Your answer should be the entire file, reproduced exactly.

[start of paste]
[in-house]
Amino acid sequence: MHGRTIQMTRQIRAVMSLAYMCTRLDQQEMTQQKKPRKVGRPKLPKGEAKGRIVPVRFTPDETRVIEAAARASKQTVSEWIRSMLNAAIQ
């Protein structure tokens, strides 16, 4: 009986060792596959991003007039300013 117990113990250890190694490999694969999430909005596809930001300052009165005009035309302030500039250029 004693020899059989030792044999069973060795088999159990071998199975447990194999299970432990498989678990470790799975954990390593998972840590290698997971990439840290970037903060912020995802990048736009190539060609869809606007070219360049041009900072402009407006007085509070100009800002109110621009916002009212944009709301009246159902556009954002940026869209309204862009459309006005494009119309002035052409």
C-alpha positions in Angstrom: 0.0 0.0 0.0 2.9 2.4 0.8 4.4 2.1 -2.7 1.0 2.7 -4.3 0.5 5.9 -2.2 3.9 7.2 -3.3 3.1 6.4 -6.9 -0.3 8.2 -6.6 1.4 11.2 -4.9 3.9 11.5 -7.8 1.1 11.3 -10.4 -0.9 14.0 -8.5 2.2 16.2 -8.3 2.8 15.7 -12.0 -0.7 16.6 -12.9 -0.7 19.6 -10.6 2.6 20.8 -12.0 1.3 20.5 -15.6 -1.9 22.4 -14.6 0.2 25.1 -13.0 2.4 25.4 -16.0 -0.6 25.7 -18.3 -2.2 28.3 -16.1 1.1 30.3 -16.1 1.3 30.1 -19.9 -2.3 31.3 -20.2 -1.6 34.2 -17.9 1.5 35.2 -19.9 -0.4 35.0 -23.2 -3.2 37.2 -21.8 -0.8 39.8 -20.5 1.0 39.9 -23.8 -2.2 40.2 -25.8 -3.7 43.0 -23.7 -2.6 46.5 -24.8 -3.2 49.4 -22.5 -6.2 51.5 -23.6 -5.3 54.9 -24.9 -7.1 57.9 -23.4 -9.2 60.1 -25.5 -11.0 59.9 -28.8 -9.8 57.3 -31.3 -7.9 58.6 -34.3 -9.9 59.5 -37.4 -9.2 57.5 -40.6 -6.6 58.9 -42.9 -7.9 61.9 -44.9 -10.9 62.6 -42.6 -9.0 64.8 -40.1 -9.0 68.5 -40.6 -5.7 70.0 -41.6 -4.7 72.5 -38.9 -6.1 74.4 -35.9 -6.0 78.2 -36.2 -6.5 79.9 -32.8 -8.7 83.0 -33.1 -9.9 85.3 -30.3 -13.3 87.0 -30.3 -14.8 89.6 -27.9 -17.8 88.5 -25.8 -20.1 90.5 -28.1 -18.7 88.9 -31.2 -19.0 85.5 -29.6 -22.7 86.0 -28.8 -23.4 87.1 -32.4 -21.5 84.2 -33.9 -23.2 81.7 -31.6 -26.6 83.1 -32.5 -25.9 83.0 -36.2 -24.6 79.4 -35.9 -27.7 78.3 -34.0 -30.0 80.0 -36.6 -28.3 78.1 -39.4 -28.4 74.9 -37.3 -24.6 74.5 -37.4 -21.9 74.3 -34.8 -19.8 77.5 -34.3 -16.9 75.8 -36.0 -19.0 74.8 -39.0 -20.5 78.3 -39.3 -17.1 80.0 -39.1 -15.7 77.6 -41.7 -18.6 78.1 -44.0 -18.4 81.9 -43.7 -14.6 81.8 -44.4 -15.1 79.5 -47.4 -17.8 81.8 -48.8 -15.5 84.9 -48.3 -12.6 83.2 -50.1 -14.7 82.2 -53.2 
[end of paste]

[in-house]
Amino acid sequence: MHGRTIQMTRQIRAVMSLAYMCTRLDQQEMTQQKKPRKVGRPKLPKGEAKGRIVPVRFTPDETRVIEAAARASKQTVSEWIRSMLNAAIQ
């Protein structure tokens, strides 16, 4: 009986060792596959991003007039300013 117990113990250890190694490999694969999430909005596809930001300052009165005009035309302030500039250029 004693020899059989030792044999069973060795088999159990071998199975447990194999299970432990498989678990470790799975954990390593998972840590290698997971990439840290970037903060912020995802990048736009190539060609869809606007070219360049041009900072402009407006007085509070100009800002109110621009916002009212944009709301009246159902556009954002940026869209309204862009459309006005494009119309002035052409």
C-alpha positions in Angstrom: 0.0 0.0 0.0 2.9 2.4 0.8 4.4 2.1 -2.7 1.0 2.7 -4.3 0.5 5.9 -2.2 3.9 7.2 -3.3 3.1 6.4 -6.9 -0.3 8.2 -6.6 1.4 11.2 -4.9 3.9 11.5 -7.8 1.1 11.3 -10.4 -0.9 14.0 -8.5 2.2 16.2 -8.3 2.8 15.7 -12.0 -0.7 16.6 -12.9 -0.7 19.6 -10.6 2.6 20.8 -12.0 1.3 20.5 -15.6 -1.9 22.4 -14.6 0.2 25.1 -13.0 2.4 25.4 -16.0 -0.6 25.7 -18.3 -2.2 28.3 -16.1 1.1 30.3 -16.1 1.3 30.1 -19.9 -2.3 31.3 -20.2 -1.6 34.2 -17.9 1.5 35.2 -19.9 -0.4 35.0 -23.2 -3.2 37.2 -21.8 -0.8 39.8 -20.5 1.0 39.9 -23.8 -2.2 40.2 -25.8 -3.7 43.0 -23.7 -2.6 46.5 -24.8 -3.2 49.4 -22.5 -6.2 51.5 -23.6 -5.3 54.9 -24.9 -7.1 57.9 -23.4 -9.2 60.1 -25.5 -11.0 59.9 -28.8 -9.8 57.3 -31.3 -7.9 58.6 -34.3 -9.9 59.5 -37.4 -9.2 57.5 -40.6 -6.6 58.9 -42.9 -7.9 61.9 -44.9 -10.9 62.6 -42.6 -9.0 64.8 -40.1 -9.0 68.5 -40.6 -5.7 70.0 -41.6 -4.7 72.5 -38.9 -6.1 74.4 -35.9 -6.0 78.2 -36.2 -6.5 79.9 -32.8 -8.7 83.0 -33.1 -9.9 85.3 -30.3 -13.3 87.0 -30.3 -14.8 89.6 -27.9 -17.8 88.5 -25.8 -20.1 90.5 -28.1 -18.7 88.9 -31.2 -19.0 85.5 -29.6 -22.7 86.0 -28.8 -23.4 87.1 -32.4 -21.5 84.2 -33.9 -23.2 81.7 -31.6 -26.6 83.1 -32.5 -25.9 83.0 -36.2 -24.6 79.4 -35.9 -27.7 78.3 -34.0 -30.0 80.0 -36.6 -28.3 78.1 -39.4 -28.4 74.9 -37.3 -24.6 74.5 -37.4 -21.9 74.3 -34.8 -19.8 77.5 -34.3 -16.9 75.8 -36.0 -19.0 74.8 -39.0 -20.5 78.3 -39.3 -17.1 80.0 -39.1 -15.7 77.6 -41.7 -18.6 78.1 -44.0 -18.4 81.9 -43.7 -14.6 81.8 -44.4 -15.1 79.5 -47.4 -17.8 81.8 -48.8 -15.5 84.9 -48.3 -12.6 83.2 -50.1 -14.7 82.2 -53.2 